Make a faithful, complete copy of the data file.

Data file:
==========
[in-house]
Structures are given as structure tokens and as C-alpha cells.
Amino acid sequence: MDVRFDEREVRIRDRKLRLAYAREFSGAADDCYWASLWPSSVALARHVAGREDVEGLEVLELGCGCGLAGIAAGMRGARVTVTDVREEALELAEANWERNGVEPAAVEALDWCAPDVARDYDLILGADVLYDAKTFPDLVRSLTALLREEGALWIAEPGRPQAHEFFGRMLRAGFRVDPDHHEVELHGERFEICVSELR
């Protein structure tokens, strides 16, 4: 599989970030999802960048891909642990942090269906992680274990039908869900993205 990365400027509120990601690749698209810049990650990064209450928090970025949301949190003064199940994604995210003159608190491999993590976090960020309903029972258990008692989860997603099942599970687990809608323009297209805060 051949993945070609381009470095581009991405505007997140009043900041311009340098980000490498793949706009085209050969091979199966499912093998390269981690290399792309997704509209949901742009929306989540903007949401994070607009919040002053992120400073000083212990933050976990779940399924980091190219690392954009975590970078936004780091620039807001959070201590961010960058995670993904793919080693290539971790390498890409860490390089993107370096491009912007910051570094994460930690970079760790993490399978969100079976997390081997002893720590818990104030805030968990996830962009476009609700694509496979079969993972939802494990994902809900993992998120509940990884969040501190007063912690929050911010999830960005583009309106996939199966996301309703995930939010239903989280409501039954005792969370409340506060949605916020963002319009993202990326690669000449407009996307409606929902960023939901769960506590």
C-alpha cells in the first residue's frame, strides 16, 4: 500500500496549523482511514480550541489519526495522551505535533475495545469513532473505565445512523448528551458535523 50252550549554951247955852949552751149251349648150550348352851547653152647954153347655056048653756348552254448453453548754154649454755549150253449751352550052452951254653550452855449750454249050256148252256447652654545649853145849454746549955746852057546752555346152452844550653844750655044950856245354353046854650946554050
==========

[in-house]
Structures are given as structure tokens and as C-alpha cells.
Amino acid sequence: MDVRFDEREVRIRDRKLRLAYAREFSGAADDCYWASLWPSSVALARHVAGREDVEGLEVLELGCGCGLAGIAAGMRGARVTVTDVREEALELAEANWERNGVEPAAVEALDWCAPDVARDYDLILGADVLYDAKTFPDLVRSLTALLREEGALWIAEPGRPQAHEFFGRMLRAGFRVDPDHHEVELHGERFEICVSELR
């Protein structure tokens, strides 16, 4: 599989970030999802960048891909642990942090269906992680274990039908869900993205 990365400027509120990601690749698209810049990650990064209450928090970025949301949190003064199940994604995210003159608190491999993590976090960020309903029972258990008692989860997603099942599970687990809608323009297209805060 051949993945070609381009470095581009991405505007997140009043900041311009340098980000490498793949706009085209050969091979199966499912093998390269981690290399792309997704509209949901742009929306989540903007949401994070607009919040002053992120400073000083212990933050976990779940399924980091190219690392954009975590970078936004780091620039807001959070201590961010960058995670993904793919080693290539971790390498890409860490390089993107370096491009912007910051570094994460930690970079760790993490399978969100079976997390081997002893720590818990104030805030968990996830962009476009609700694509496979079969993972939802494990994902809900993992998120509940990884969040501190007063912690929050911010999830960005583009309106996939199966996301309703995930939010239903989280409501039954005792969370409340506060949605916020963002319009993202990326690669000449407009996307409606929902960023939901769960506590």
C-alpha cells in the first residue's frame, strides 16, 4: 500500500496549523482511514480550541489519526495522551505535533475495545469513532473505565445512523448528551458535523 50252550549554951247955852949552751149251349648150550348352851547653152647954153347655056048653756348552254448453453548754154649454755549150253449751352550052452951254653550452855449750454249050256148252256447652654545649853145849454746549955746852057546752555346152452844550653844750655044950856245354353046854650946554050